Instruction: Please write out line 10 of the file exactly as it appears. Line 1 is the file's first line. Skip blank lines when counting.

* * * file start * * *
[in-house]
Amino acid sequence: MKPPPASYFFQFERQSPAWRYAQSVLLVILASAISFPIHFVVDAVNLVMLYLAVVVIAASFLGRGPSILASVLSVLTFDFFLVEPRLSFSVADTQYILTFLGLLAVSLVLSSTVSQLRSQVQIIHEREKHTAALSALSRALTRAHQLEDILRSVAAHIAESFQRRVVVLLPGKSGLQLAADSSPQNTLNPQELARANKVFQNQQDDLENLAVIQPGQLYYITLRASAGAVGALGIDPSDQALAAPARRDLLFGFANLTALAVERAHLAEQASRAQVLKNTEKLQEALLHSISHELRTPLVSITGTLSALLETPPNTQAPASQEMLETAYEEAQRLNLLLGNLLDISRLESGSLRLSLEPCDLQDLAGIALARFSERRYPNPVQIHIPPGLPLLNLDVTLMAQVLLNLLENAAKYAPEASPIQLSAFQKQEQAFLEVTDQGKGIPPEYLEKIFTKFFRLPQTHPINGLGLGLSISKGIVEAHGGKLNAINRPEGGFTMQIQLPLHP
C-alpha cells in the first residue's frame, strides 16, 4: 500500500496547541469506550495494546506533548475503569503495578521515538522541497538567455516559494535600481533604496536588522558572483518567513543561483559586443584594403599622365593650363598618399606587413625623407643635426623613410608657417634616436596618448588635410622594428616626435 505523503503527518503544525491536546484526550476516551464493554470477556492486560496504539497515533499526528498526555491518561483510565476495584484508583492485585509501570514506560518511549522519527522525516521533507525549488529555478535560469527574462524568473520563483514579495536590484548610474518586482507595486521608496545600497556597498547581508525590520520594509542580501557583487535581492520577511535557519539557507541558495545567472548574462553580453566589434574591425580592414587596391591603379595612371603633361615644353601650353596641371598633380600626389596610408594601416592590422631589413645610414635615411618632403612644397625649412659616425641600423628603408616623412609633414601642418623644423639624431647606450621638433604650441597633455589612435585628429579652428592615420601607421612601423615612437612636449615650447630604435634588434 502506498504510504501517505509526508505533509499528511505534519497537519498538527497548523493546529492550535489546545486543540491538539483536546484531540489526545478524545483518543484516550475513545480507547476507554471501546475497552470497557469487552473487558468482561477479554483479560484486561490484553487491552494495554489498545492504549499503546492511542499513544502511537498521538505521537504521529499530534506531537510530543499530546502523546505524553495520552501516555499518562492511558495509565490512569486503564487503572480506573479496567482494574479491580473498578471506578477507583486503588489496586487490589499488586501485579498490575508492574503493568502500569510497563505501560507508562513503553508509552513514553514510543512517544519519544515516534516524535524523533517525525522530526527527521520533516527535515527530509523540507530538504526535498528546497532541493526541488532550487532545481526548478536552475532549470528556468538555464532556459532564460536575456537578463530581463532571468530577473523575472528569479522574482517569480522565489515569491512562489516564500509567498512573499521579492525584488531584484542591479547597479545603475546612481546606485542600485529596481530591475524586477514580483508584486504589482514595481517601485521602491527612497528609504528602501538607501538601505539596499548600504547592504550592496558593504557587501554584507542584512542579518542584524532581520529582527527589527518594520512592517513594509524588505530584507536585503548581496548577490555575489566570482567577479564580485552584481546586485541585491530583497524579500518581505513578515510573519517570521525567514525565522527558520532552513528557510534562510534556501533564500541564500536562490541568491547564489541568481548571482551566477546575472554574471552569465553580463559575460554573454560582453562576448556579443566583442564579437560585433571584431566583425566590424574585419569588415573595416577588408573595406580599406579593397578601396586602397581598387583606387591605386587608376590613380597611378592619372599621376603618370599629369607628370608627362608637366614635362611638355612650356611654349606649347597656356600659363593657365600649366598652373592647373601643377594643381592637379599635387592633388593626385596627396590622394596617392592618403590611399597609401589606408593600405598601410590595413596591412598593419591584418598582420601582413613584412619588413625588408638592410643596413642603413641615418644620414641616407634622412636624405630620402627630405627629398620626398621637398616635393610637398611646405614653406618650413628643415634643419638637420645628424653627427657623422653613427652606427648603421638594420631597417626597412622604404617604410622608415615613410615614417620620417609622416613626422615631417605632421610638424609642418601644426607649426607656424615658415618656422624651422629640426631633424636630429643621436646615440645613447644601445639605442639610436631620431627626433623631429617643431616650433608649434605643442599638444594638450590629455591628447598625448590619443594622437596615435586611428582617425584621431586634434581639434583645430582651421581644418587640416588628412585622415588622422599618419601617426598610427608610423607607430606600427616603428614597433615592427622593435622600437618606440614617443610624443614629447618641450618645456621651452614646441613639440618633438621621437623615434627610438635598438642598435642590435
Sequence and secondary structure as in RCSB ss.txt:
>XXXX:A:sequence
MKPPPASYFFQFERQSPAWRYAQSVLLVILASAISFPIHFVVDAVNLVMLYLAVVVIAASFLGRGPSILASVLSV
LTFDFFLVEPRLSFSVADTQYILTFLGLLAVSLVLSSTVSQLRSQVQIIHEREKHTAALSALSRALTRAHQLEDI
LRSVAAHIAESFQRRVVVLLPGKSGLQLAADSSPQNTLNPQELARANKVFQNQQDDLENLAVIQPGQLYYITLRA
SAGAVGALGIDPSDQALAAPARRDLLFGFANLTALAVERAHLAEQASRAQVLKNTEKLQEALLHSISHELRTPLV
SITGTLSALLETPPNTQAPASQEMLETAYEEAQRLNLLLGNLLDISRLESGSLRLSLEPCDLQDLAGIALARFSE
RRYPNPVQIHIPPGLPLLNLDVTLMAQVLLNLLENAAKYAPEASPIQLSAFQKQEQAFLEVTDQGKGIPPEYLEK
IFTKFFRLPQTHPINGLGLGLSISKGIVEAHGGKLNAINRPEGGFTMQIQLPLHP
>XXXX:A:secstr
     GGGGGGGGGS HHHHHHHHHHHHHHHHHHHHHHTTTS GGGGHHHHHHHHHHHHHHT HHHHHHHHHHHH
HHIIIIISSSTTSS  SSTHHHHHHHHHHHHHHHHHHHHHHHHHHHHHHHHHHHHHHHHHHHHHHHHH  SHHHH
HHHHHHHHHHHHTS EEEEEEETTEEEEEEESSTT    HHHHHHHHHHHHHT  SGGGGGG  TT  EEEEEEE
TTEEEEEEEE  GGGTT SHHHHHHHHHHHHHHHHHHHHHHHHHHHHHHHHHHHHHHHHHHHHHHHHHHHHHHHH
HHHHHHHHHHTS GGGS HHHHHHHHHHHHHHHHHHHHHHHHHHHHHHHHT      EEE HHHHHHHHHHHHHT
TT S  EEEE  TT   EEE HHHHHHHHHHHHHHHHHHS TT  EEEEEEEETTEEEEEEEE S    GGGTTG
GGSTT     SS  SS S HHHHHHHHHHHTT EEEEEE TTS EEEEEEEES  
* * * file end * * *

SITGTLSALLETPPNTQAPASQEMLETAYEEAQRLNLLLGNLLDISRLESGSLRLSLEPCDLQDLAGIALARFSE